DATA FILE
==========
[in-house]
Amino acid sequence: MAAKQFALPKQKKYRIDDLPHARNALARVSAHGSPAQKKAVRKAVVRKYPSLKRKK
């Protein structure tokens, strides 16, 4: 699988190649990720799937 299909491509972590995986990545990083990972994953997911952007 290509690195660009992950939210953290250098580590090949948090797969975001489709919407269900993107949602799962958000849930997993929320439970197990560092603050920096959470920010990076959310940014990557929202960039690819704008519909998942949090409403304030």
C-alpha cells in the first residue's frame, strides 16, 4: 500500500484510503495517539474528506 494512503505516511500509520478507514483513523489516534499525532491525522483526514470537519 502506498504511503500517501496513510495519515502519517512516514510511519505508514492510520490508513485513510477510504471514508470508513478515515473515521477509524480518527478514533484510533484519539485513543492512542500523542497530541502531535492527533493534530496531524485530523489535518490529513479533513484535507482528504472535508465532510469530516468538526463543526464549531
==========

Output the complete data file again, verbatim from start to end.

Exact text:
[in-house]
Amino acid sequence: MAAKQFALPKQKKYRIDDLPHARNALARVSAHGSPAQKKAVRKAVVRKYPSLKRKK
């Protein structure tokens, strides 16, 4: 699988190649990720799937 299909491509972590995986990545990083990972994953997911952007 290509690195660009992950939210953290250098580590090949948090797969975001489709919407269900993107949602799962958000849930997993929320439970197990560092603050920096959470920010990076959310940014990557929202960039690819704008519909998942949090409403304030």
C-alpha cells in the first residue's frame, strides 16, 4: 500500500484510503495517539474528506 494512503505516511500509520478507514483513523489516534499525532491525522483526514470537519 502506498504511503500517501496513510495519515502519517512516514510511519505508514492510520490508513485513510477510504471514508470508513478515515473515521477509524480518527478514533484510533484519539485513543492512542500523542497530541502531535492527533493534530496531524485530523489535518490529513479533513484535507482528504472535508465532510469530516468538526463543526464549531